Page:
Traders still grant players access to “Place” tiles, now in the form of Locations. These are the 20 building locations that are printed on each sheet; players looking for more variety can use the included location cards instead, which include the original 20 locations plus an extra ten to spice things up a bit.
From there, Joan of Arc turns into the normal trigger-happy buffet of a standard roll-and-write. Fill in a complete column of goods to gain four steps on the development track, or a couple of coins and an extra good, or the like. But that chain begins with the simple act of drawing a follower from a bag, just like the base game.
Once the follower bag has been emptied once per player (so, four times, in a four-player game), play ends and scores are tallied. Much like the base game, your main scoring mechanic might come from either a large collection of goods or a fair amount of trading posts and citizens multiplied by the development track value. Other scoring options abound, be it bonus scoring by completing certain rows/columns in the money and warehouse areas, or by not using the optional collection of monks that can modify a follower’s action.
Here’s the Catch
Joan of Arc is a fun time. It’s certainly quick, and it provides an experience that reminds this olden-time Orléans fan about how much I enjoy the base game. The look and feel of Orléans is here, and even though I think the base game is easy to teach to a gamer, Joan of Arc wins out as a game to teach anyone, hobby gamer or not.
But at a play time of about an hour with four players, Joan of Arc left one of my game groups saying what I was thinking: couldn’t we just play the base game? With four experienced players, Orléans can be wrapped up in about 75 minutes and provides a much richer experience with a decent physical production.
That’s the breakpoint for me. Joan of Arc and Orléans are two distinct gaming experiences; I don’t think I would need to own both. (I own Orléans plus all of the expansions from its initial print run by Tasty Minstrel Games.)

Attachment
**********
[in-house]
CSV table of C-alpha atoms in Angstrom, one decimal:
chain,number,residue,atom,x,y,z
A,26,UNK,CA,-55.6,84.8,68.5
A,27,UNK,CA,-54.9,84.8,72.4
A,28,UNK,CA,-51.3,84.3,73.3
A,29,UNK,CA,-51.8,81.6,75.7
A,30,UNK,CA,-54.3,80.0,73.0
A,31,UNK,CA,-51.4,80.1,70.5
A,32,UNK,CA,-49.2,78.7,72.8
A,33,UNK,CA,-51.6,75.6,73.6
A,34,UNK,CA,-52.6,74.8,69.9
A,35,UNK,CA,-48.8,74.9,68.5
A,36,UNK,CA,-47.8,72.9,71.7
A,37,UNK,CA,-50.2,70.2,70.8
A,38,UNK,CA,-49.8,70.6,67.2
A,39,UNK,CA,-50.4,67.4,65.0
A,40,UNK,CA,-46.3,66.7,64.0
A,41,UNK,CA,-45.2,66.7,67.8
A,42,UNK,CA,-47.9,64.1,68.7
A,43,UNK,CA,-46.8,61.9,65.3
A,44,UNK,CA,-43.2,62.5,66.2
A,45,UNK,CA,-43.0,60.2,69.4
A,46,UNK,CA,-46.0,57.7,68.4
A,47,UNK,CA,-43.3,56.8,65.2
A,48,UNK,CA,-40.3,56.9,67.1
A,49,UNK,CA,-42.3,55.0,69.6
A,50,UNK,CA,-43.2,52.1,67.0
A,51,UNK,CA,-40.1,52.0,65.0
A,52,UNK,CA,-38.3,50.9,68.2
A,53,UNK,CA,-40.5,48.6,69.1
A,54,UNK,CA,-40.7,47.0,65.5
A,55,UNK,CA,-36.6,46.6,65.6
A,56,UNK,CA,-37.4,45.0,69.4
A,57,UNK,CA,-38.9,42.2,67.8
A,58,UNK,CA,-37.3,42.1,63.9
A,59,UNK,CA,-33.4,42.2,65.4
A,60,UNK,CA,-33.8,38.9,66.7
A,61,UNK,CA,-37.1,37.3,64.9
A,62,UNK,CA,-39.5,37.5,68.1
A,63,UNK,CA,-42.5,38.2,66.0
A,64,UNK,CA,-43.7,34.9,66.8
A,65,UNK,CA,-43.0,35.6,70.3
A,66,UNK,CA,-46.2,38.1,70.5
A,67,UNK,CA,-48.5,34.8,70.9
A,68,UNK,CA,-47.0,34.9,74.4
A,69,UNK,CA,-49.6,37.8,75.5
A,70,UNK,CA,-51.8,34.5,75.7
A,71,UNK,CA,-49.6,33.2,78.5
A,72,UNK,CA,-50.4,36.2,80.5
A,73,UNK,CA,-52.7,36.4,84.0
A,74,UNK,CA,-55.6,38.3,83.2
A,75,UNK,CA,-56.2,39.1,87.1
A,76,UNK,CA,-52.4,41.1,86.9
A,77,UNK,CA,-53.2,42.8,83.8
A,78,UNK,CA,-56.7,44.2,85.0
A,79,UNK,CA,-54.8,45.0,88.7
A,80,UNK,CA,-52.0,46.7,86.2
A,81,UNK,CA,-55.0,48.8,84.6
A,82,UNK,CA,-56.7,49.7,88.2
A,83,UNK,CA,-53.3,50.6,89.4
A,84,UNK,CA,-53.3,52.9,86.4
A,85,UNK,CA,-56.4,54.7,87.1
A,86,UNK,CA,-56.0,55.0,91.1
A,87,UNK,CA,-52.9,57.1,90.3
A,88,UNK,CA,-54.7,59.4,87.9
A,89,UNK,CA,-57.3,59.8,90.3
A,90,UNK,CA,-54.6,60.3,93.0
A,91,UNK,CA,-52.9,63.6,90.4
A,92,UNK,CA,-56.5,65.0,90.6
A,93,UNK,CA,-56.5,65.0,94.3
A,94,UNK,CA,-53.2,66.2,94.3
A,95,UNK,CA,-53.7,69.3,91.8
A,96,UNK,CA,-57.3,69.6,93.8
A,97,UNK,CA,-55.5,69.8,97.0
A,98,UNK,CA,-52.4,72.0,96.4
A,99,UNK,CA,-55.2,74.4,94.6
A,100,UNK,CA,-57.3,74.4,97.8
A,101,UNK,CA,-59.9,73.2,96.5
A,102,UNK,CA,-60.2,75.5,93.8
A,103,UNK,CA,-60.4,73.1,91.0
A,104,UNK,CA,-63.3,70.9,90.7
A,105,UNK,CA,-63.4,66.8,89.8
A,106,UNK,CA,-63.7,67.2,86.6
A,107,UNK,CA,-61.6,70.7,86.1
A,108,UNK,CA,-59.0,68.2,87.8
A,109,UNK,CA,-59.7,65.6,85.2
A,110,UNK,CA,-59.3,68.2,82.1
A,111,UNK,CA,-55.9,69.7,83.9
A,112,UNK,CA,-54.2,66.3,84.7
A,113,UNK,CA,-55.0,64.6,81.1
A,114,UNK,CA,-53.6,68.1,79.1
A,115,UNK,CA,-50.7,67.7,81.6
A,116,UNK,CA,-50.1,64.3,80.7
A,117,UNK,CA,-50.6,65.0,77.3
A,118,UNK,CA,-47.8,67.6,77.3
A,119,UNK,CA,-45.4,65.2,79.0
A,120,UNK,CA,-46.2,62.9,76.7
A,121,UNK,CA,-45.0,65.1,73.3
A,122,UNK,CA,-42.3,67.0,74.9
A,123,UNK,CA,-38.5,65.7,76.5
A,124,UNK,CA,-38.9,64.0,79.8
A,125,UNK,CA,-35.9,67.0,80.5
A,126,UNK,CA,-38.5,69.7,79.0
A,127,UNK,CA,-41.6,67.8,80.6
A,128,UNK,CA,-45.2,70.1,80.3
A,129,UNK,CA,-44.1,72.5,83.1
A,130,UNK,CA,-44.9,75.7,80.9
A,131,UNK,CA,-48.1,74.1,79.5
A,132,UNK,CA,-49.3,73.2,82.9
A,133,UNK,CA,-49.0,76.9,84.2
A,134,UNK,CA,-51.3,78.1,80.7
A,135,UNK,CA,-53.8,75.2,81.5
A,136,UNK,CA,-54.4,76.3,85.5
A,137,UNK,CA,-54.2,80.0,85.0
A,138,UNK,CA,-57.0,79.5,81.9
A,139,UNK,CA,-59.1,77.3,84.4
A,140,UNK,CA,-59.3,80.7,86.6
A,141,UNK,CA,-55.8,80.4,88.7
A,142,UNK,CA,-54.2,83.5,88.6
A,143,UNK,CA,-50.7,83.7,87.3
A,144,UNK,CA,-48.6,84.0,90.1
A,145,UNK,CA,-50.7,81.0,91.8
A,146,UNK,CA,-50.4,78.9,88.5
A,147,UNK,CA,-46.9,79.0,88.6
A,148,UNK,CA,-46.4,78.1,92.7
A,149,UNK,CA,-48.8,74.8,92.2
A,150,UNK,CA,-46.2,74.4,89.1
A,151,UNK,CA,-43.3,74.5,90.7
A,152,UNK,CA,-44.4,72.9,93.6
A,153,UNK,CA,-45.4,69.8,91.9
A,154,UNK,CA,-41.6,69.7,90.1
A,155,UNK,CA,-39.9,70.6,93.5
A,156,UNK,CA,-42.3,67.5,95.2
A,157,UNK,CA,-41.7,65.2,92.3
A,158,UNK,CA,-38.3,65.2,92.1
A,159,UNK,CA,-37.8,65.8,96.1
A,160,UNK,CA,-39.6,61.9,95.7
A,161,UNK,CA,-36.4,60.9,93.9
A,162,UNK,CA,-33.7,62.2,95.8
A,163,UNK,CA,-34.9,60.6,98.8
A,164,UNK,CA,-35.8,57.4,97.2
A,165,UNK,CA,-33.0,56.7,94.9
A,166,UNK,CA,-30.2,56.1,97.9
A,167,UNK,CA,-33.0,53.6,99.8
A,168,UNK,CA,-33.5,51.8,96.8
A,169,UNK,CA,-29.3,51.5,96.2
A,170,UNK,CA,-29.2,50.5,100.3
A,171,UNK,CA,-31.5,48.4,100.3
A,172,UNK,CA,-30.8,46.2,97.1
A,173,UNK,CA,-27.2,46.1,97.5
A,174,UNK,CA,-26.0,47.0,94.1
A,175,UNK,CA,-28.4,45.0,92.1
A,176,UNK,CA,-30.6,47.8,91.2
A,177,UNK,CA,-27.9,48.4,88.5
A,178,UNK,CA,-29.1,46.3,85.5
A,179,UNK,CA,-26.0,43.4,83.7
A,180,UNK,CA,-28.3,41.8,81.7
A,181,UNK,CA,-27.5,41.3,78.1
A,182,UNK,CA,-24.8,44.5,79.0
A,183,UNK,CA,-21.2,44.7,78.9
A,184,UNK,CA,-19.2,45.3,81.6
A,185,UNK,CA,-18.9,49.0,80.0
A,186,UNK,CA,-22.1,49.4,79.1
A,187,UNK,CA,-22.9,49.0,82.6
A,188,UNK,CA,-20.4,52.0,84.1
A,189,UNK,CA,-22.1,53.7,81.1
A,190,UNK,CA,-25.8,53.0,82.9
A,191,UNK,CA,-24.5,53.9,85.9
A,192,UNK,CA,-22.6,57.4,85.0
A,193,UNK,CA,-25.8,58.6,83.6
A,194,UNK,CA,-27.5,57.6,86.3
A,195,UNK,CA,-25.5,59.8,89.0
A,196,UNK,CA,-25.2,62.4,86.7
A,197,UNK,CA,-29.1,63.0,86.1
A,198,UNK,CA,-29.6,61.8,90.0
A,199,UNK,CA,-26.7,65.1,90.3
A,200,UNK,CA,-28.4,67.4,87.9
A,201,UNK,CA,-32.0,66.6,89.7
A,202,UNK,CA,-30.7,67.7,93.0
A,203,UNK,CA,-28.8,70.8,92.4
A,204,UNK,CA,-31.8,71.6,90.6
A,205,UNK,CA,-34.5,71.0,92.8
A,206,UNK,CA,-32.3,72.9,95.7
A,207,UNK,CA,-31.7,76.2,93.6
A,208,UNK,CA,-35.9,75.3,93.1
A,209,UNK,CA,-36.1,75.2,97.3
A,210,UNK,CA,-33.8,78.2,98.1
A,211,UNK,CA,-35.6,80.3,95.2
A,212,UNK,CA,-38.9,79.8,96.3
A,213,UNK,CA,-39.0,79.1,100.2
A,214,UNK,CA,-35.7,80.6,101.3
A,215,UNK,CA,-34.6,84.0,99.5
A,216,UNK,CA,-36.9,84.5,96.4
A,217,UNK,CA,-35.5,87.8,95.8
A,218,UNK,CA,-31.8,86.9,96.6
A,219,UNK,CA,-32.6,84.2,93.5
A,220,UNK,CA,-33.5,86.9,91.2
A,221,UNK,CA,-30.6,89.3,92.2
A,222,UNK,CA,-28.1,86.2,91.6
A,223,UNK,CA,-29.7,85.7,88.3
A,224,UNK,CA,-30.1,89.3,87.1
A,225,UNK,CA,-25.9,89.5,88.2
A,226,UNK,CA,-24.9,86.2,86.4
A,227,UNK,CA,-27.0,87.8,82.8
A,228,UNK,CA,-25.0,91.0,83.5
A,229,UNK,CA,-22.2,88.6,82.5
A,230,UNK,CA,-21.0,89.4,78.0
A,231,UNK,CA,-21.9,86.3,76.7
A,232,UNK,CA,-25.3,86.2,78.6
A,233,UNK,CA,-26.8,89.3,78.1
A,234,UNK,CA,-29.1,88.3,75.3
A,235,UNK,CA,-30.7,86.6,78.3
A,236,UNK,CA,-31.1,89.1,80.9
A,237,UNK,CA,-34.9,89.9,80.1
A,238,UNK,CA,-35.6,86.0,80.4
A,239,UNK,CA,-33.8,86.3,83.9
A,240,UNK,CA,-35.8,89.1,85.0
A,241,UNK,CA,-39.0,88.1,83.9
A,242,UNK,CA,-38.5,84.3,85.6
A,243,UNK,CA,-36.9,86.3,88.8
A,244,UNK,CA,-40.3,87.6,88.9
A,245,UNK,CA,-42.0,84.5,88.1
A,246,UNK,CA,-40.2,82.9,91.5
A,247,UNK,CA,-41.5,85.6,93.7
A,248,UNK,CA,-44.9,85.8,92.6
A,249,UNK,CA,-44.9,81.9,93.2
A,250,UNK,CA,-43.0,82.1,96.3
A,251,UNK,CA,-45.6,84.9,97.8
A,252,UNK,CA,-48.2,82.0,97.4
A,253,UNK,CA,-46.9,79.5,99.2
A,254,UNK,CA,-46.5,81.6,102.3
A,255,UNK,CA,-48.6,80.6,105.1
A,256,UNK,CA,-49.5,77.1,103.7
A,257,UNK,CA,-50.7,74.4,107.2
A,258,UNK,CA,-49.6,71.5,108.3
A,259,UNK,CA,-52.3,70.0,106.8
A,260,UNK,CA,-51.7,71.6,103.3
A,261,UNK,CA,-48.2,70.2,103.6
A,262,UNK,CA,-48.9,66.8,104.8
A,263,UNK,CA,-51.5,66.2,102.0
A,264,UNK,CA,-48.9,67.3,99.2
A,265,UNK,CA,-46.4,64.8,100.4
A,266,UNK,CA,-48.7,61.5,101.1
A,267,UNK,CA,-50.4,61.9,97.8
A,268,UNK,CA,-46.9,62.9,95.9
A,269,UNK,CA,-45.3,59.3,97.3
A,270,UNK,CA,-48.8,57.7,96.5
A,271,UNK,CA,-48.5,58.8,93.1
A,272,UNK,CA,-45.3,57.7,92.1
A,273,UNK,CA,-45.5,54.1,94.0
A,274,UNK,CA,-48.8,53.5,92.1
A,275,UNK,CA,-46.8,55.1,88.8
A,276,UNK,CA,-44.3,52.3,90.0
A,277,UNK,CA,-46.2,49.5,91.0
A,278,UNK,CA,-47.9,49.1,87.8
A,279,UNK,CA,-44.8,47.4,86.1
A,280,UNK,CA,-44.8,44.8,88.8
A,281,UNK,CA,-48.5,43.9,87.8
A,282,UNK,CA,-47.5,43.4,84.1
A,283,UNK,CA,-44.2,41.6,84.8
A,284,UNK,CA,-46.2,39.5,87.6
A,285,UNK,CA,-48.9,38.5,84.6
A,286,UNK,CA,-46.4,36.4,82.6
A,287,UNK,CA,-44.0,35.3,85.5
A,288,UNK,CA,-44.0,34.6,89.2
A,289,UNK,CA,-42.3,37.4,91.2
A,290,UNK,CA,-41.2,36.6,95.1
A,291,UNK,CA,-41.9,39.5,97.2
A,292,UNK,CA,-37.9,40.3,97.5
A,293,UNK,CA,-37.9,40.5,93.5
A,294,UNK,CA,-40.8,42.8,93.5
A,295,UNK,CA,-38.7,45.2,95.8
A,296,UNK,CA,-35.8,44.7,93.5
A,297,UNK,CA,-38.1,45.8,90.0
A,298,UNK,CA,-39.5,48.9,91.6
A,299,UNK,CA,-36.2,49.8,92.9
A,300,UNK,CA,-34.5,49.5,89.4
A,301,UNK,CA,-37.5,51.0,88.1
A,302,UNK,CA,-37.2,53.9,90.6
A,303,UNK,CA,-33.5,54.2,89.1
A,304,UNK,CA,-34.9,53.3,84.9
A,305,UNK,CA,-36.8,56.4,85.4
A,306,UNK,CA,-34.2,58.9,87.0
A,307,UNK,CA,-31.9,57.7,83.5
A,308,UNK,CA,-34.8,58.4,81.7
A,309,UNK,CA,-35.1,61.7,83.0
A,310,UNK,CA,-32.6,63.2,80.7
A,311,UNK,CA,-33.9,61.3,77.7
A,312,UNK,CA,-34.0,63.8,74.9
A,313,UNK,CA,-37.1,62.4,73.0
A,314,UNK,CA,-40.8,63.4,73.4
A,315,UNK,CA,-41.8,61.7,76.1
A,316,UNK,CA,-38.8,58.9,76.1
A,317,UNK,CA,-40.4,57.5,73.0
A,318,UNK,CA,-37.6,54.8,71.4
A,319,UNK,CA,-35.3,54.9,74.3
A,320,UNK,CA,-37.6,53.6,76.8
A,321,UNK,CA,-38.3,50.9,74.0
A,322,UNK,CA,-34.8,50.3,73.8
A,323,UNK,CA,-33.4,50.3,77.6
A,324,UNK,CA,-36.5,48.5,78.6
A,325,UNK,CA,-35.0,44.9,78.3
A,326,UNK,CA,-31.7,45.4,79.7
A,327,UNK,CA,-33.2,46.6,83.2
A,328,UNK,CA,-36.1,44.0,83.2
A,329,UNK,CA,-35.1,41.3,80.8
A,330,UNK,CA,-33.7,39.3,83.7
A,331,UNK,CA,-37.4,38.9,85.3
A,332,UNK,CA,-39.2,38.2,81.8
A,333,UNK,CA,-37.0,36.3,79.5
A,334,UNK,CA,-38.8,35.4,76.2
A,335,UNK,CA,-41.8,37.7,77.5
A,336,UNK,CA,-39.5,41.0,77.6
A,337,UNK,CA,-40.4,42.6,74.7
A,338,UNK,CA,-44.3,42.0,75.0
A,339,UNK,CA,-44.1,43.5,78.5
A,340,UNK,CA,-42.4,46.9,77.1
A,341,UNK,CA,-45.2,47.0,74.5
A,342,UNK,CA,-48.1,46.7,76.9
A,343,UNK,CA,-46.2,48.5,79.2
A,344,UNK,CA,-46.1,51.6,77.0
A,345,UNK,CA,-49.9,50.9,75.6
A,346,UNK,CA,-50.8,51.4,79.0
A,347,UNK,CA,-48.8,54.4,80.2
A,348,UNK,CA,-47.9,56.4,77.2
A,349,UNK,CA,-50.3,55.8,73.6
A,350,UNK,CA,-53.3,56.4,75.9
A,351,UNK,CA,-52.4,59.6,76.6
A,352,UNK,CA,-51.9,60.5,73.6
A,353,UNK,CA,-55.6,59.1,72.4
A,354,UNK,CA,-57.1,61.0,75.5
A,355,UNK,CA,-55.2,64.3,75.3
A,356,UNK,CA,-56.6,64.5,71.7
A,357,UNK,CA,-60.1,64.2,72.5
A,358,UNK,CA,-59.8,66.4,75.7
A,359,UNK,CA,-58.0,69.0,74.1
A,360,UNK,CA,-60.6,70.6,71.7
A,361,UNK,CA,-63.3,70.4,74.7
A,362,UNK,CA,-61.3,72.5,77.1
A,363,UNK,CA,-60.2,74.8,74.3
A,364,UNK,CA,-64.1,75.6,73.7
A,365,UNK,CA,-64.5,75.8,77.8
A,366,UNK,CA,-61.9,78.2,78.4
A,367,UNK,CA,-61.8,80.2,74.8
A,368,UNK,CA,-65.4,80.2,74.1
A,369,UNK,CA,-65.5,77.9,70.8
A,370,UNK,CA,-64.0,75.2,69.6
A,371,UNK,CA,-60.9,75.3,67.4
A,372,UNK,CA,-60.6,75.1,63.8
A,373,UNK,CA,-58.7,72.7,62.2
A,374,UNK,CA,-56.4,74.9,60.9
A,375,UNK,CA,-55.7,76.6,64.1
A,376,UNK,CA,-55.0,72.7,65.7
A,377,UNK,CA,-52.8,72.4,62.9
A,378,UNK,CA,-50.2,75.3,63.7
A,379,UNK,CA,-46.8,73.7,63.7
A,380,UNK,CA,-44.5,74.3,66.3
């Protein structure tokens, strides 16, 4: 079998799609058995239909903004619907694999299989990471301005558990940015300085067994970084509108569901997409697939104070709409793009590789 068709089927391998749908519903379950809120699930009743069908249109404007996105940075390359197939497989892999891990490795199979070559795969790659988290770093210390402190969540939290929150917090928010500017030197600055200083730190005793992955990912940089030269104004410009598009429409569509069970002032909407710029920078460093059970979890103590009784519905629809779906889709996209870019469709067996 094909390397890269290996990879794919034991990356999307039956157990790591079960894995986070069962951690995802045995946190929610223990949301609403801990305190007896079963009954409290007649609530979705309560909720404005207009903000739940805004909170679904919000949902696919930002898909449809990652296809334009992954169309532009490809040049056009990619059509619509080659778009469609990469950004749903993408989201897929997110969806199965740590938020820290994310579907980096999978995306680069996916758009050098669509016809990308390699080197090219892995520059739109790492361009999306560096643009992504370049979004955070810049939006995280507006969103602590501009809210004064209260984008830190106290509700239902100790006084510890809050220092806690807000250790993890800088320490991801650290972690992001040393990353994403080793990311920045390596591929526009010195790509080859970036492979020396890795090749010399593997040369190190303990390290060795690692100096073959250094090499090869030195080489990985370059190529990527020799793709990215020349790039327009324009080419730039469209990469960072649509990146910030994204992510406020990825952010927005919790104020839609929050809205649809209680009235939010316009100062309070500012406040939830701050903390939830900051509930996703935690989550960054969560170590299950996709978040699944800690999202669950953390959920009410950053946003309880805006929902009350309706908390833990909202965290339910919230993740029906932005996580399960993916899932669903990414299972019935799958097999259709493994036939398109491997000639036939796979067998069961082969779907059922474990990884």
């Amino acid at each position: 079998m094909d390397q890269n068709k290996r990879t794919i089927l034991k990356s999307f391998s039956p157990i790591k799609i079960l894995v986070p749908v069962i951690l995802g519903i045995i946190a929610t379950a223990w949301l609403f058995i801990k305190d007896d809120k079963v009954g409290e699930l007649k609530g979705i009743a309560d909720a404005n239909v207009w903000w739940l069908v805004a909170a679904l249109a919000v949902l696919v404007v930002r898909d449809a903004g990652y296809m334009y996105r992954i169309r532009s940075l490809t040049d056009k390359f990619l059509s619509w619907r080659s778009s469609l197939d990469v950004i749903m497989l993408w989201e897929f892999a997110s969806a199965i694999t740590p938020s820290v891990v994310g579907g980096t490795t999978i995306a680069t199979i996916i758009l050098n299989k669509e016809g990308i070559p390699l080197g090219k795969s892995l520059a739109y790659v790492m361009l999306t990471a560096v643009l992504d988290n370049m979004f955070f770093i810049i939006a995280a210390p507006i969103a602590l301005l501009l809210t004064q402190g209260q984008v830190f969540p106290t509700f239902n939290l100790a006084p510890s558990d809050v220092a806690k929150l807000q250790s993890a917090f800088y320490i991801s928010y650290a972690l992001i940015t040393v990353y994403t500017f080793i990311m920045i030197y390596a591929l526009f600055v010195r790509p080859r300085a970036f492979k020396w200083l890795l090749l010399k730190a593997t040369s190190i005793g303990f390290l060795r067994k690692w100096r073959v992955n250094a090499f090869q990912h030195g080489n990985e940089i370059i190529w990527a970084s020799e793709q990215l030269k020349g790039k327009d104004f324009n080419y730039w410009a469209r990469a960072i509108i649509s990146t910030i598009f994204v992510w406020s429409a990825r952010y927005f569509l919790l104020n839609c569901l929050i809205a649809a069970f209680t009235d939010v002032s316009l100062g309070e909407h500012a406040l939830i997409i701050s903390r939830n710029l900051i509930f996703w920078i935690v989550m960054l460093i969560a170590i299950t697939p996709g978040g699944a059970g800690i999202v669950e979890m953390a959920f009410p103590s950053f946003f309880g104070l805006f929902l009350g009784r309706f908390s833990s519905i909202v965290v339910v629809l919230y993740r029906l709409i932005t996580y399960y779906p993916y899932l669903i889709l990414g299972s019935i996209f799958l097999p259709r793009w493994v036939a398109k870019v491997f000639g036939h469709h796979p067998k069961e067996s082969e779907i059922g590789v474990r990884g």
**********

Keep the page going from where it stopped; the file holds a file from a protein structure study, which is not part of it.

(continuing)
Joan of Arc is a fantastic long filler that provides a good chunk of the core Orléans experience at a price under $30. Joan of Arc also shines in one other area: solo play. The base game’s solo experience was only made available through expansion content, and even then, it’s not ideal. Joan of Arc fixes that with a 20-minute experience against an AI that is incredibly easy to administer, while also providing a pretty stiff challenge. The amount of followers that are played are the same as a two-player game, and the solo AI deck is a cinch to whip out and plow through. I did two separate two-game solo sessions, and the second one only took me half an hour to play two full games. It’s a great teaching tool as well, so definitely give the solo a spin before teaching the game to other players.
For long-time fans of Orléans: I think you’ll enjoy a couple plays of Joan of Arc, then gravitate back to the base game. Each time I finish playing Joan of Arc, I want to whip out the base game. Even without the expansions (and yes, I know some people believe that the base game plus Orléans: Trade & Intrigue is the only way to play), Orléans remains a Euro design classic and it is an incredible foundational experience for people looking to really invest in the hobby.
Joan of Arc, though? Solid.